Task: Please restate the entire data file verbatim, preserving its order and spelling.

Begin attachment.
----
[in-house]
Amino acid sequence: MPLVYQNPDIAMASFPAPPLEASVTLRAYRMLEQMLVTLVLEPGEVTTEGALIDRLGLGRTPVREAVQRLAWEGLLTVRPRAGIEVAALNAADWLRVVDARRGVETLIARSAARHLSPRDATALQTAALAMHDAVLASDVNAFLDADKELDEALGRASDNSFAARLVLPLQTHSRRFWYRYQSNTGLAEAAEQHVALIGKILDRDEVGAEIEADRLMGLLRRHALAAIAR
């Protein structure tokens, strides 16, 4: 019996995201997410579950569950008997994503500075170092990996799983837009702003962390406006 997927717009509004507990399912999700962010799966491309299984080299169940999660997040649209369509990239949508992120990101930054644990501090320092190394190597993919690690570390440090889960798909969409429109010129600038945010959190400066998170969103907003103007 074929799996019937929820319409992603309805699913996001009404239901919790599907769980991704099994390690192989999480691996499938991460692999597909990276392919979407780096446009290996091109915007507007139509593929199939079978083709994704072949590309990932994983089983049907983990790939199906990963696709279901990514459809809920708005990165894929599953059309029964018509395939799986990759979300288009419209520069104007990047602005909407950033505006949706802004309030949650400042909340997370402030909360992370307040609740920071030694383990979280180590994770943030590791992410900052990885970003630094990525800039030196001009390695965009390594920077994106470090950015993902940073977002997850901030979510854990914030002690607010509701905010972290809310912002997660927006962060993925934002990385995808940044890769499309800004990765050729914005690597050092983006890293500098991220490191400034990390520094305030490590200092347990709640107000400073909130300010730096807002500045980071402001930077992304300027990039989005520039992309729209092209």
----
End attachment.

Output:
[in-house]
Amino acid sequence: MPLVYQNPDIAMASFPAPPLEASVTLRAYRMLEQMLVTLVLEPGEVTTEGALIDRLGLGRTPVREAVQRLAWEGLLTVRPRAGIEVAALNAADWLRVVDARRGVETLIARSAARHLSPRDATALQTAALAMHDAVLASDVNAFLDADKELDEALGRASDNSFAARLVLPLQTHSRRFWYRYQSNTGLAEAAEQHVALIGKILDRDEVGAEIEADRLMGLLRRHALAAIAR
């Protein structure tokens, strides 16, 4: 019996995201997410579950569950008997994503500075170092990996799983837009702003962390406006 997927717009509004507990399912999700962010799966491309299984080299169940999660997040649209369509990239949508992120990101930054644990501090320092190394190597993919690690570390440090889960798909969409429109010129600038945010959190400066998170969103907003103007 074929799996019937929820319409992603309805699913996001009404239901919790599907769980991704099994390690192989999480691996499938991460692999597909990276392919979407780096446009290996091109915007507007139509593929199939079978083709994704072949590309990932994983089983049907983990790939199906990963696709279901990514459809809920708005990165894929599953059309029964018509395939799986990759979300288009419209520069104007990047602005909407950033505006949706802004309030949650400042909340997370402030909360992370307040609740920071030694383990979280180590994770943030590791992410900052990885970003630094990525800039030196001009390695965009390594920077994106470090950015993902940073977002997850901030979510854990914030002690607010509701905010972290809310912002997660927006962060993925934002990385995808940044890769499309800004990765050729914005690597050092983006890293500098991220490191400034990390520094305030490590200092347990709640107000400073909130300010730096807002500045980071402001930077992304300027990039989005520039992309729209092209």